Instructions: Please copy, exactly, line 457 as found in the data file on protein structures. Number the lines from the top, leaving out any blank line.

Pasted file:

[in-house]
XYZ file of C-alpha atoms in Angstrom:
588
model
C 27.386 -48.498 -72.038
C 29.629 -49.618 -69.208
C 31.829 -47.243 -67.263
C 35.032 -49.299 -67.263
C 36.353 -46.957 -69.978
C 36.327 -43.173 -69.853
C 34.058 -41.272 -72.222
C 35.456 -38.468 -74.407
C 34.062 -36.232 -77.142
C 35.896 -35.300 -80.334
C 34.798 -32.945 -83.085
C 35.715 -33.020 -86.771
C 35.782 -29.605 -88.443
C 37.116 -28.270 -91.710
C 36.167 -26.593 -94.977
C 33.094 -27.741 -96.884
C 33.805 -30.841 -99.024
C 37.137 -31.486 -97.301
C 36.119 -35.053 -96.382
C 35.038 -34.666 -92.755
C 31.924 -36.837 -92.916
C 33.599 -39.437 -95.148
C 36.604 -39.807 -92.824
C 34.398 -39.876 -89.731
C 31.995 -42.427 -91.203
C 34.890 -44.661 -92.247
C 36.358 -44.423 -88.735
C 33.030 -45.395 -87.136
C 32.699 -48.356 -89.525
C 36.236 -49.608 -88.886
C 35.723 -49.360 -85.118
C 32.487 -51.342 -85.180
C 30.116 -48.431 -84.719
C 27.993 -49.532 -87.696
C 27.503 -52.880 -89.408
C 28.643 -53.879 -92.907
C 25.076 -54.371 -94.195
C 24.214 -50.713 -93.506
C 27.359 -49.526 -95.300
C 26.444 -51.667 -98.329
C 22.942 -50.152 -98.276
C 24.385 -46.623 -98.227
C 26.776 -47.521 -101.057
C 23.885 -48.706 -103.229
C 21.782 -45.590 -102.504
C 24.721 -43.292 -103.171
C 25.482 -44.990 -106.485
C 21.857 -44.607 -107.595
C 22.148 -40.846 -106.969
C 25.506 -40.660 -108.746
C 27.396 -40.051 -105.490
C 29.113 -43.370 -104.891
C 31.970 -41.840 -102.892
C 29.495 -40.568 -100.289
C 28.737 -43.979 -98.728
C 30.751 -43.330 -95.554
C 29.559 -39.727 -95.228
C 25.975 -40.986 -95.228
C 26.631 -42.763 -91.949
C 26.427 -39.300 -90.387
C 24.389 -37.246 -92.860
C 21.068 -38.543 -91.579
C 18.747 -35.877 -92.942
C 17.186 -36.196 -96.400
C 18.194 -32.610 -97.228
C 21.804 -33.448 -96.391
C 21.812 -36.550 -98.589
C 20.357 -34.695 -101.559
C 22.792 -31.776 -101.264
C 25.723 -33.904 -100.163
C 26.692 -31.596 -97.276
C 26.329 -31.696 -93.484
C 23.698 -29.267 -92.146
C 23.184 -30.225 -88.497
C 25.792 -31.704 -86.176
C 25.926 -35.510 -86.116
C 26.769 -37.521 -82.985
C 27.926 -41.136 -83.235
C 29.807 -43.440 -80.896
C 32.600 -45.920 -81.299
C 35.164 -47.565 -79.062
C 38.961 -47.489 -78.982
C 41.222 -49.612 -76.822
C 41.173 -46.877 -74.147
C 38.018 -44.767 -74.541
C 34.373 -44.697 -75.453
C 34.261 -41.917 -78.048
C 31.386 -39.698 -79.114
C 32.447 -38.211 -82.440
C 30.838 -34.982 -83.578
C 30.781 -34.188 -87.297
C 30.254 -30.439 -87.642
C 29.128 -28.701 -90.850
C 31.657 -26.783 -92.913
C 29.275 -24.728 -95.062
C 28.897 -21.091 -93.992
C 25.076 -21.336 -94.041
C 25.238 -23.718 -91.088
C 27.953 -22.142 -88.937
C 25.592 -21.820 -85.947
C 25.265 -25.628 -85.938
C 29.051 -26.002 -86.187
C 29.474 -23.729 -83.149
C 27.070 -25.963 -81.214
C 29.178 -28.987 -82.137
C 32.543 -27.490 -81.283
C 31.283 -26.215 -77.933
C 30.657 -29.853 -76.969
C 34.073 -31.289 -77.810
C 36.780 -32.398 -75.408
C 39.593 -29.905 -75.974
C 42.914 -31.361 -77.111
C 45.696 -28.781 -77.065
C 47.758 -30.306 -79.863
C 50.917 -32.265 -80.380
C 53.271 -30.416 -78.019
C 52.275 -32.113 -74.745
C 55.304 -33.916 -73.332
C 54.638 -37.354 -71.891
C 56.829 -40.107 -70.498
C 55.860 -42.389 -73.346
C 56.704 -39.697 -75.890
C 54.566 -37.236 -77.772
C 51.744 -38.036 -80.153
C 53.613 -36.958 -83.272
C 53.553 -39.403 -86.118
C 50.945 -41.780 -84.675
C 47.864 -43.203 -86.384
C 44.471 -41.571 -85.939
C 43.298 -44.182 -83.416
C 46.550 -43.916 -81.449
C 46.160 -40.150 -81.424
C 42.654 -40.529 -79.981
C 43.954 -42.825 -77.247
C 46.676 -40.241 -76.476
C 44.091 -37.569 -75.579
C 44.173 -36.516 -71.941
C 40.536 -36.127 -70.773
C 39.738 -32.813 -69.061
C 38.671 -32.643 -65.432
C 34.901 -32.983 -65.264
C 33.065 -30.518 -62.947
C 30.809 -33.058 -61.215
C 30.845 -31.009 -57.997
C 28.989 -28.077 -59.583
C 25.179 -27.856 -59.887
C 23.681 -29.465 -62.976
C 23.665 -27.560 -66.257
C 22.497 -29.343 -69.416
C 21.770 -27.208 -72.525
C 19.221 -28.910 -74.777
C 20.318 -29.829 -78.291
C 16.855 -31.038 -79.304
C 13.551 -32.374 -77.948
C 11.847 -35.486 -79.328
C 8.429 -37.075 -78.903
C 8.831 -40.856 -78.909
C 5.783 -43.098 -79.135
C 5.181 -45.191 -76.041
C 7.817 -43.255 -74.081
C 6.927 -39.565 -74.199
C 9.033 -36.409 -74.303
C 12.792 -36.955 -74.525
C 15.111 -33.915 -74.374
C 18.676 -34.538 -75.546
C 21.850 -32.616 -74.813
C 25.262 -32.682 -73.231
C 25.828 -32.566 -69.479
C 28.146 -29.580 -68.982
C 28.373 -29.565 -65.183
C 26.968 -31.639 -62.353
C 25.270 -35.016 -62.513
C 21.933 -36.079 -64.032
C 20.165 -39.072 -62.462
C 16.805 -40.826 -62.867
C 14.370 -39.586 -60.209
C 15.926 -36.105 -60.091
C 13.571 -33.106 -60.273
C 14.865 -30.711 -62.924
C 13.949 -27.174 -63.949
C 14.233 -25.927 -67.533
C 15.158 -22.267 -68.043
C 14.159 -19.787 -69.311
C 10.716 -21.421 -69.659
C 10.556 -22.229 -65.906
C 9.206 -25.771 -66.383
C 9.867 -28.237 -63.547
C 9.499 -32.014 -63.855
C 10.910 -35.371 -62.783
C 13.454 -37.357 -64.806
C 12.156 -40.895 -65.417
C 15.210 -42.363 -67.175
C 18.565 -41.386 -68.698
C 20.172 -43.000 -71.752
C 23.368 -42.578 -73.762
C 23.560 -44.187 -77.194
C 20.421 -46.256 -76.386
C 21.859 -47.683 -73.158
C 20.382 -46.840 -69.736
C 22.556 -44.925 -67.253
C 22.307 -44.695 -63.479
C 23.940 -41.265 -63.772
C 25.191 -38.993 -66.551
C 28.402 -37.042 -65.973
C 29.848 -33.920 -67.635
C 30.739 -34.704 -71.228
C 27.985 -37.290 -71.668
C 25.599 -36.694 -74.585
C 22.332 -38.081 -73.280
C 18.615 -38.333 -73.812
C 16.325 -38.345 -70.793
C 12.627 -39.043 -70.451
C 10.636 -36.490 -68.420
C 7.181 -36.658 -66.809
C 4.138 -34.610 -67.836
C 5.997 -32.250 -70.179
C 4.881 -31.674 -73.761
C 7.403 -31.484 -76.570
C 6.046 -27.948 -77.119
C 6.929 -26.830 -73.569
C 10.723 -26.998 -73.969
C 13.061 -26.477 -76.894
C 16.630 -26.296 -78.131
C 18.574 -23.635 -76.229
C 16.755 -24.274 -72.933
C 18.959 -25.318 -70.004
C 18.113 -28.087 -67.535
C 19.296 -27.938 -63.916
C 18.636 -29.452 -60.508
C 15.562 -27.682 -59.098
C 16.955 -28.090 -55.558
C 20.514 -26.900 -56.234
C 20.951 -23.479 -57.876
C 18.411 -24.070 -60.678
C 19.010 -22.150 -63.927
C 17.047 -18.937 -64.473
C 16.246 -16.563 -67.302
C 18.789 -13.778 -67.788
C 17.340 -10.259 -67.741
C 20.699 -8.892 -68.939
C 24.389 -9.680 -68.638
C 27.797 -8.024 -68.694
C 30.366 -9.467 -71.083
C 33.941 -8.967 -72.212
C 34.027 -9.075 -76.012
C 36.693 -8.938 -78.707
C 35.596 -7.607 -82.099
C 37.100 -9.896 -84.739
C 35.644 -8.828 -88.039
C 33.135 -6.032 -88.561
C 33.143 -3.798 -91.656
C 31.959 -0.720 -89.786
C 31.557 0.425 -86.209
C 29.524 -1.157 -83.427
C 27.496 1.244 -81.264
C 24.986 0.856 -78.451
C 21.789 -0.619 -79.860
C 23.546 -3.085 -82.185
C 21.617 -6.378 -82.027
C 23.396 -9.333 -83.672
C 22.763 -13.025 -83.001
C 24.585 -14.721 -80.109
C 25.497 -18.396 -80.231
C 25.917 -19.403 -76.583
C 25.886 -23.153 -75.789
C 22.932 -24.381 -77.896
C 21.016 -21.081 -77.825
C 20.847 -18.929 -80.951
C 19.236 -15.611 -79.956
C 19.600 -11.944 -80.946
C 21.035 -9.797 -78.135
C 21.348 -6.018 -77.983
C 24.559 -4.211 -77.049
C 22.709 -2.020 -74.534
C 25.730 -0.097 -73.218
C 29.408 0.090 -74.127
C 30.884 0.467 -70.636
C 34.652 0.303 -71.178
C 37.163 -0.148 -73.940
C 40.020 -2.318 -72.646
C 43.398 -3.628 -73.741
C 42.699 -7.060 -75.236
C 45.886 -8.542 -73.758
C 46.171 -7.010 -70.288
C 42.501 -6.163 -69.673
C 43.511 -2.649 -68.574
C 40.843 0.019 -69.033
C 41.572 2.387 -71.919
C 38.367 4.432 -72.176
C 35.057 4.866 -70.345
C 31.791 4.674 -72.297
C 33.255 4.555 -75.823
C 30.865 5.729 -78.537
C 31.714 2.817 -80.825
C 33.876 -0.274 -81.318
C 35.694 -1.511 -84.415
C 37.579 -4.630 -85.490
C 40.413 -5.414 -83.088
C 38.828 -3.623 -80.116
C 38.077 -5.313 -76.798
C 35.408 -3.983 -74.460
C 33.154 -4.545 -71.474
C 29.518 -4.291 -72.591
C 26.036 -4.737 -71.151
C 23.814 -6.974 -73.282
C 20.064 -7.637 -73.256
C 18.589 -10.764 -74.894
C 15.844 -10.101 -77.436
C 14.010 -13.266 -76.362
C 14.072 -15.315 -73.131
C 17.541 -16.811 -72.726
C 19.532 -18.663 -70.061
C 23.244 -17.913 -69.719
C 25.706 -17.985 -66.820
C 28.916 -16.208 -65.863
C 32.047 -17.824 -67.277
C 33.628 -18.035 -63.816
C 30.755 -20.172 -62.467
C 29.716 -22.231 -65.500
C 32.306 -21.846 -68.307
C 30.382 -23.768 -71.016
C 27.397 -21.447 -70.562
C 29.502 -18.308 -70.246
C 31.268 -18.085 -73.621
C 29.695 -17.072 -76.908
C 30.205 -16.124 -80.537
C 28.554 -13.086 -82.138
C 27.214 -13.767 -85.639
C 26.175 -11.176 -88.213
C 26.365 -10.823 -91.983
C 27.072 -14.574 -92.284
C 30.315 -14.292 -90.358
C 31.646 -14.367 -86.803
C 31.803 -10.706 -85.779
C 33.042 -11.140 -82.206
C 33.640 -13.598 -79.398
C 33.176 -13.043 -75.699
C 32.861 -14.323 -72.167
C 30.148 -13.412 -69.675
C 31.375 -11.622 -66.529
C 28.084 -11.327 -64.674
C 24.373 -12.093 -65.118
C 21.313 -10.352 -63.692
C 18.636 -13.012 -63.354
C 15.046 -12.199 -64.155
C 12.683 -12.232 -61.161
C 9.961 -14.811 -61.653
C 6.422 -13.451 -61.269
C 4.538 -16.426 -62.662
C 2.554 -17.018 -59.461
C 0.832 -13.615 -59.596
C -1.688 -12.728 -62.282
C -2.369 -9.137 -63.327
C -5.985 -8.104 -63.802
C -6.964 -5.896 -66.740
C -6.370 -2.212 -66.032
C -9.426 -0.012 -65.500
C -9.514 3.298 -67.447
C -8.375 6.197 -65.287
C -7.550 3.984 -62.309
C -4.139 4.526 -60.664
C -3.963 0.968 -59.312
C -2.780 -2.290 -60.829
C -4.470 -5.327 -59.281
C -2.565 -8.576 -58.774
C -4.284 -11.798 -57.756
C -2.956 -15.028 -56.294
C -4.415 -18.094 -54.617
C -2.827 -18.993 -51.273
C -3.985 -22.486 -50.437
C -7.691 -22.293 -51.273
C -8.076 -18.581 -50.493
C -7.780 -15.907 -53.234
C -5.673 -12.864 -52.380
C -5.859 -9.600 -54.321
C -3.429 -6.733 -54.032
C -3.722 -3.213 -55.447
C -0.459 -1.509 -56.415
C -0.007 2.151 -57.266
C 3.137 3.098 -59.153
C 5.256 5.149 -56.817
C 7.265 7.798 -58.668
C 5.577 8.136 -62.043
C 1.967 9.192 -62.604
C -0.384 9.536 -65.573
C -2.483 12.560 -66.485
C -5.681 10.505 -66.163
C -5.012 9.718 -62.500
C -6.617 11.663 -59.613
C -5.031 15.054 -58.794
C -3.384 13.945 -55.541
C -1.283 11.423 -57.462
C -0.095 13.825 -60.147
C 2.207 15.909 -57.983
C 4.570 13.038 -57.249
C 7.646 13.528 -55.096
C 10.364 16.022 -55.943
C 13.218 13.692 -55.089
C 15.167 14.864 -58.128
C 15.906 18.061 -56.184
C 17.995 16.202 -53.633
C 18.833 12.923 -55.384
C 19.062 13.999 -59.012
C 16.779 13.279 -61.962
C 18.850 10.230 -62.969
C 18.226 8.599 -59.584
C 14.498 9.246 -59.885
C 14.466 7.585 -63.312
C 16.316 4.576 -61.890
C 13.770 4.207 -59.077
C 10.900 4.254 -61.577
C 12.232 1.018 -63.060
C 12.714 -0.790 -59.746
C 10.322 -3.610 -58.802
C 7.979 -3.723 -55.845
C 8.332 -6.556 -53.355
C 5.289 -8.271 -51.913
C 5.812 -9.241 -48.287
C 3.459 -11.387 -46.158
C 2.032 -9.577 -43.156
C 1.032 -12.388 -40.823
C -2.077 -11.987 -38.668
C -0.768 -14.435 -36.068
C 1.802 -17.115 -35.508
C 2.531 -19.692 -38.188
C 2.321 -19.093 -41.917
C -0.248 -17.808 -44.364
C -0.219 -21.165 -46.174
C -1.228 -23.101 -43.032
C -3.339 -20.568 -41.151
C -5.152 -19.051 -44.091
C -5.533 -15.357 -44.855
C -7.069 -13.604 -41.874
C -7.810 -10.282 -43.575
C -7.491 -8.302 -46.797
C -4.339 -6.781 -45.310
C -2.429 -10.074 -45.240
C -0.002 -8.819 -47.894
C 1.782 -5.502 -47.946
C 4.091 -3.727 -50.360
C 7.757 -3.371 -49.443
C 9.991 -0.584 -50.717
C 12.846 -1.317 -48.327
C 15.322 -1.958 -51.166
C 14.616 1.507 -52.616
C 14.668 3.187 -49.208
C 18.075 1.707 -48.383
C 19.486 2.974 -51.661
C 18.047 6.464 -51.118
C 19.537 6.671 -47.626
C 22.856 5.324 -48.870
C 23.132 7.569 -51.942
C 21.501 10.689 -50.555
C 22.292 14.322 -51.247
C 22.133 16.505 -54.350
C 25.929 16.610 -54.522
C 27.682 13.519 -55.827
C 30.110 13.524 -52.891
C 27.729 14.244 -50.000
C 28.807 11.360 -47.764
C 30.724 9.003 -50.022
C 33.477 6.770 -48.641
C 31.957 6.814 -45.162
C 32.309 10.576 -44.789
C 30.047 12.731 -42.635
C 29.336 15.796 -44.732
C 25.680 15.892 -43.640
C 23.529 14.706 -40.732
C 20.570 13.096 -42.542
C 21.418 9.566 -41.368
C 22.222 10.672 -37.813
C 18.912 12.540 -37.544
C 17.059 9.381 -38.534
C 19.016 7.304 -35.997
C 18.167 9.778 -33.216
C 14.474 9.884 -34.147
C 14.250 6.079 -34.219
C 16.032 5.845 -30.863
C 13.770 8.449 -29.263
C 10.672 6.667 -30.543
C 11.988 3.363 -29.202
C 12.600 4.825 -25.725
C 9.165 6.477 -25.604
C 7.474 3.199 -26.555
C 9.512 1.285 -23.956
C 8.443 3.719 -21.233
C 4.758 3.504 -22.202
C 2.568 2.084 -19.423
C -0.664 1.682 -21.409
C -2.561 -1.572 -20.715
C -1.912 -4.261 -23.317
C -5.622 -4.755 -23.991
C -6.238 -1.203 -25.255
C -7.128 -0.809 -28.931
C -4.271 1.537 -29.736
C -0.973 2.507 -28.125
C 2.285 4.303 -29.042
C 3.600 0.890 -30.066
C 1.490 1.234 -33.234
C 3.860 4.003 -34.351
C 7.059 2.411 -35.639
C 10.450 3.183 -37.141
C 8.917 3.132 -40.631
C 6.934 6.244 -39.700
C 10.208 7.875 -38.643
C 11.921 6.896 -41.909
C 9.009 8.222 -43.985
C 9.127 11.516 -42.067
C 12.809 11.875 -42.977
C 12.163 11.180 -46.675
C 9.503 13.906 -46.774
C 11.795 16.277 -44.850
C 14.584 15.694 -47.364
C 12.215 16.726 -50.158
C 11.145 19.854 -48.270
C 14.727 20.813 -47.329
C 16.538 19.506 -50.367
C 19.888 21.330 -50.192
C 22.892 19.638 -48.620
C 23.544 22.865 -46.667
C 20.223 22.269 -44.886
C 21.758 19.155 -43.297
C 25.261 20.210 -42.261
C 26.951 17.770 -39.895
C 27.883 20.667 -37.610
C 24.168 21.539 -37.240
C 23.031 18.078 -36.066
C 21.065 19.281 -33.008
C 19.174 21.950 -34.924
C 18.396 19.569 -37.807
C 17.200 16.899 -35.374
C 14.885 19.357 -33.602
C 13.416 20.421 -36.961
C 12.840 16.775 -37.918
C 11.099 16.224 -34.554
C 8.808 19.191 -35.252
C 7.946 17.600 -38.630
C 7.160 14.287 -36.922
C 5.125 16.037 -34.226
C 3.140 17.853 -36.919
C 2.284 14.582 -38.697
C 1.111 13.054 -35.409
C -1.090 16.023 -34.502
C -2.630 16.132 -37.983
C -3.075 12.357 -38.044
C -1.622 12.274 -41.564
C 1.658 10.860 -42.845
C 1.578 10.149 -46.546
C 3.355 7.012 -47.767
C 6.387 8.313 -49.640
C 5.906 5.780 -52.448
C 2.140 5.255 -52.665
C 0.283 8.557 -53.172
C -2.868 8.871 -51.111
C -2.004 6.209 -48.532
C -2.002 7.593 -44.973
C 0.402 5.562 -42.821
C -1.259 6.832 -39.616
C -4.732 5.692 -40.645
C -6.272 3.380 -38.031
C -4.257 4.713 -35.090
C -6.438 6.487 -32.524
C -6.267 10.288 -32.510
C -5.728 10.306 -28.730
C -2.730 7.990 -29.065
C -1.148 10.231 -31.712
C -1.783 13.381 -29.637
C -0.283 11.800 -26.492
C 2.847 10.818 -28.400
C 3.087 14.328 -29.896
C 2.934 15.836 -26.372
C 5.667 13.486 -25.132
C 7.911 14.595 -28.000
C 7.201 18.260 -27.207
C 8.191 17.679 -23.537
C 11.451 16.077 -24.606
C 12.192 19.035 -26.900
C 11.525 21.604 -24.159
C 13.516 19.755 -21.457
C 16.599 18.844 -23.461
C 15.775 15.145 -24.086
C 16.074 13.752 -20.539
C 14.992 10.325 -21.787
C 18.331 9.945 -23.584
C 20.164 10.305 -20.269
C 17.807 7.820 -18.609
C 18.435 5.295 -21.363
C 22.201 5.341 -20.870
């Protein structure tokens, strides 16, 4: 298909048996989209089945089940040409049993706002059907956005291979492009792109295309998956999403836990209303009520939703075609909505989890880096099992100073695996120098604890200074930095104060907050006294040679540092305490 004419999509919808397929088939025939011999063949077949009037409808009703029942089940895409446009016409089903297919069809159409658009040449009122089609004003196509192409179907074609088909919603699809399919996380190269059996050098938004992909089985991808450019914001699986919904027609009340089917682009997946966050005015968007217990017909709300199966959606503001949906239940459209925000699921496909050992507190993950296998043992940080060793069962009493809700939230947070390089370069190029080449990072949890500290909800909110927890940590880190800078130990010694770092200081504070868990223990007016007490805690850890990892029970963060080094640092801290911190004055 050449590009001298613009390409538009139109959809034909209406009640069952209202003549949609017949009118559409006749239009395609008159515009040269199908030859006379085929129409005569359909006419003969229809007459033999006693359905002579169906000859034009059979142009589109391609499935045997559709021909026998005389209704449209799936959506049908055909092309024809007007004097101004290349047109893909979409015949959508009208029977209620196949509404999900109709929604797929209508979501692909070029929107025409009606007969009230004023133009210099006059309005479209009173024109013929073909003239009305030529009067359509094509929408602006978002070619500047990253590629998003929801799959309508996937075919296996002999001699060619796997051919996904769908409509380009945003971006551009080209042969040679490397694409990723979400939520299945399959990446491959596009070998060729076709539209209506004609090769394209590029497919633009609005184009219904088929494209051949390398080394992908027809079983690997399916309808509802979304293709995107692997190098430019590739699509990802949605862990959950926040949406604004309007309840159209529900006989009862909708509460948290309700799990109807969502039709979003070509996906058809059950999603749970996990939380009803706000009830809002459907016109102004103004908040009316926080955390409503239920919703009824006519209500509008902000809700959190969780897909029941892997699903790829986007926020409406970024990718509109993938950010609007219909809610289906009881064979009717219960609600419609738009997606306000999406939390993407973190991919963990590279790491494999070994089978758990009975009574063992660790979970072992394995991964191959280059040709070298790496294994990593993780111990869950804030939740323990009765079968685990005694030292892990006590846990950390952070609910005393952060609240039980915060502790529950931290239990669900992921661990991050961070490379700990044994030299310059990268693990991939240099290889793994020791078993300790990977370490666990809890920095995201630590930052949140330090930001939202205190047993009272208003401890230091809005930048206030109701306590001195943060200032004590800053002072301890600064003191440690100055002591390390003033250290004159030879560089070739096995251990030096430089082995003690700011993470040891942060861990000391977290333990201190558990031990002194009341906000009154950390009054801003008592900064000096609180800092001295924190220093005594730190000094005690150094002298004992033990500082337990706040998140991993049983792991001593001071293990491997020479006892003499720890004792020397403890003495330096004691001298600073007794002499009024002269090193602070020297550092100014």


C 21.501 10.689 -50.555